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Cyprus

Greek court rules against extraditing Russian source in Maltese scandal

A still image taken during an interview with The Malta Independent in April 2017. The photograph has been blurred to help protect Efimova’s identity.

A Greek court on Thursday ruled against extraditing a former bank employee who ignited a political scandal in Malta when she became a source for an investigative journalist who was murdered last year.

Maria Efimova, a Russian who left Malta for Greece last year with her family, surrendered to Greek police last month and was arrested at Malta’s request.

Maltese prosecutors had filed a European warrant for her on suspicion of embezzlement and said she should be tried on the island.

Efimova denied the accusation. The court ordered her release on Thursday.

Efimova was employed for three months in 2016 by the Maltese-registered Pilatus Bank. The journalist, Daphne Caruana Galizia, named her as the source of internal bank documents which Galizia said indicated that Michelle Muscat, wife of Prime Minister Joseph Muscat, owned a secret company in Panama.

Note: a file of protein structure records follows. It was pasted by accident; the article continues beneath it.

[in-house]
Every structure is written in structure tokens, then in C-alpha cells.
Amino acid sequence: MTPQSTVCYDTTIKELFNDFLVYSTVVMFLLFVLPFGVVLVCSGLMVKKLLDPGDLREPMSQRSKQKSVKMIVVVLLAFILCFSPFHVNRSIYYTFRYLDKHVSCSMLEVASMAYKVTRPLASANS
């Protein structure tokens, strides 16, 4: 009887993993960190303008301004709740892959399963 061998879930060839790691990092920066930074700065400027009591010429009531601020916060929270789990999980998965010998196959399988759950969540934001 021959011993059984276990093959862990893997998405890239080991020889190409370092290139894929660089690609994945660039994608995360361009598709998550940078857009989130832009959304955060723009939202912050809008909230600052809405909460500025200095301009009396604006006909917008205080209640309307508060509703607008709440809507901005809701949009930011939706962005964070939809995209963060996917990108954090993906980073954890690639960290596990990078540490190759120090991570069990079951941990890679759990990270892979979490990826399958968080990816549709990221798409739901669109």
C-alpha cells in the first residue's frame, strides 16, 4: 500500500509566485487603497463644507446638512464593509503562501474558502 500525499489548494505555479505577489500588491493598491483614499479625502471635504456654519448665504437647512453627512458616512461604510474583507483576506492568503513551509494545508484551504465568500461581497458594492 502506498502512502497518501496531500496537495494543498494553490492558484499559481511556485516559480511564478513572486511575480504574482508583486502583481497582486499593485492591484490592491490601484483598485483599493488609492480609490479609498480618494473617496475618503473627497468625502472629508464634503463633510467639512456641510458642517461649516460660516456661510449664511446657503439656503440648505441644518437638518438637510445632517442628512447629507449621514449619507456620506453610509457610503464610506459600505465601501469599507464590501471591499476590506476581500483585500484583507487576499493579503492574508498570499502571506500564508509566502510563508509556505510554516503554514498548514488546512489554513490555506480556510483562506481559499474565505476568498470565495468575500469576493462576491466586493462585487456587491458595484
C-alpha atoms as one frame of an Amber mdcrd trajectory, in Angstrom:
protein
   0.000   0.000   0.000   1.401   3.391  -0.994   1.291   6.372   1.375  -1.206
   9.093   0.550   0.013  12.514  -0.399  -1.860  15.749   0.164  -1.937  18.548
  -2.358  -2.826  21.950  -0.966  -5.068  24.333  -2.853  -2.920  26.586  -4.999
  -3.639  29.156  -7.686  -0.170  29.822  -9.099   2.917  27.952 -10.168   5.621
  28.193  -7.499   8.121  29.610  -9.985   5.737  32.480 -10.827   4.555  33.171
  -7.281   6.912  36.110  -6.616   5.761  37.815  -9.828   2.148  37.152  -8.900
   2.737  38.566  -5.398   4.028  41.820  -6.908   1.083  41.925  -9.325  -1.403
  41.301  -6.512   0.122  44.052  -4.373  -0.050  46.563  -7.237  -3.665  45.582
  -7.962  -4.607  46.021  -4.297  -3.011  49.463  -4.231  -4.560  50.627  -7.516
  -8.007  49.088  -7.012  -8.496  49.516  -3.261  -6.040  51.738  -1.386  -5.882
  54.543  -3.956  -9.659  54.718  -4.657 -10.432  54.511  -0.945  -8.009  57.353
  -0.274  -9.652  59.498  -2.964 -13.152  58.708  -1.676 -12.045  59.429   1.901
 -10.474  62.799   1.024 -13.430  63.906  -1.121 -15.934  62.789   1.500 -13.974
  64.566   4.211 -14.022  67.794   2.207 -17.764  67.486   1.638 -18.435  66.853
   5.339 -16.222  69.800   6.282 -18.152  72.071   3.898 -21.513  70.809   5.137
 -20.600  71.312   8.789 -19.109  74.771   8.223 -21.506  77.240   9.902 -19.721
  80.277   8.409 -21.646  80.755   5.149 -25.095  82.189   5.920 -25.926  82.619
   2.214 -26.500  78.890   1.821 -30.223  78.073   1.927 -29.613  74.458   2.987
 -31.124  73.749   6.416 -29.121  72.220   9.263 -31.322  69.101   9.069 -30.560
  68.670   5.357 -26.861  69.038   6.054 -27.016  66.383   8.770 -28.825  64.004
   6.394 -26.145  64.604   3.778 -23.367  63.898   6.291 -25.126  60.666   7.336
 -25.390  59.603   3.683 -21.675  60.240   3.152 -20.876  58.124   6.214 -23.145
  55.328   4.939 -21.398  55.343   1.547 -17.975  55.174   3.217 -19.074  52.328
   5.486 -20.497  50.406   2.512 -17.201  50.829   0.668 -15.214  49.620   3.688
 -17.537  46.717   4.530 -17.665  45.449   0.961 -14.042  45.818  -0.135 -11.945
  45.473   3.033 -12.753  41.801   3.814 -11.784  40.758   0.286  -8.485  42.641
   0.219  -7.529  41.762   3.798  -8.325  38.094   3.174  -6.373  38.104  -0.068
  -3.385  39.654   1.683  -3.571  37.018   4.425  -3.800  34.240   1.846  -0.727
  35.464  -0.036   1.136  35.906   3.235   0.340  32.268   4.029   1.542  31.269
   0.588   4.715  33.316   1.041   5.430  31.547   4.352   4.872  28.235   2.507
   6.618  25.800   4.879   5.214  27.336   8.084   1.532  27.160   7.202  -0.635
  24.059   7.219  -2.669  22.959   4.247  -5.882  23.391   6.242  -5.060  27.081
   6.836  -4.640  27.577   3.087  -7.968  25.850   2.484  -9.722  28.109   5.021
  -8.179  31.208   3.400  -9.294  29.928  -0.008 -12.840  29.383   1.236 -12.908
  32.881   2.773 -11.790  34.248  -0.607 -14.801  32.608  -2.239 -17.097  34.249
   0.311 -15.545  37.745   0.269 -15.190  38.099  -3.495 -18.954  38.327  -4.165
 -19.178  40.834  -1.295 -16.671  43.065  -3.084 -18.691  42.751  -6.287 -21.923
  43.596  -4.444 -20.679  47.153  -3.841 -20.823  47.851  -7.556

Joseph Muscat and his wife have denied the accusations.

A group of 36 European parliament members signed a letter this month calling for Efimova not to be extradited to Malta.

Caruana Galizia was killed by a car bomb in October 2017. Three men have been charged with killing her but police have yet to give motive.

Pilatus Bank has accused Efimova of embezzlement. Efimova denies all charges and has counter-sued the bank for failing to pay her salary.

In January, the Cypriot police said they issued an arrest warrant against Efimova and her Cypriot husband in connection with an alleged embezzlement case following a complaint filed by the Limassol-based and Russian-owned IDF Fragrance Distribution Ltd in 2014, where Efimova had worked. She said in January that she intended to apply for political asylum in Greece and members of the European Parliament (MEPs) repeatedly asked Greek authorities to protect her.

Efimova, a mother of two, also said that she had left Malta two months before the assassination of Caruana Galizia fearing for her safety and that of her family. She also denied having committed any offences in Cyprus and said that the complaint filed against her aimed at damaging her credibility.

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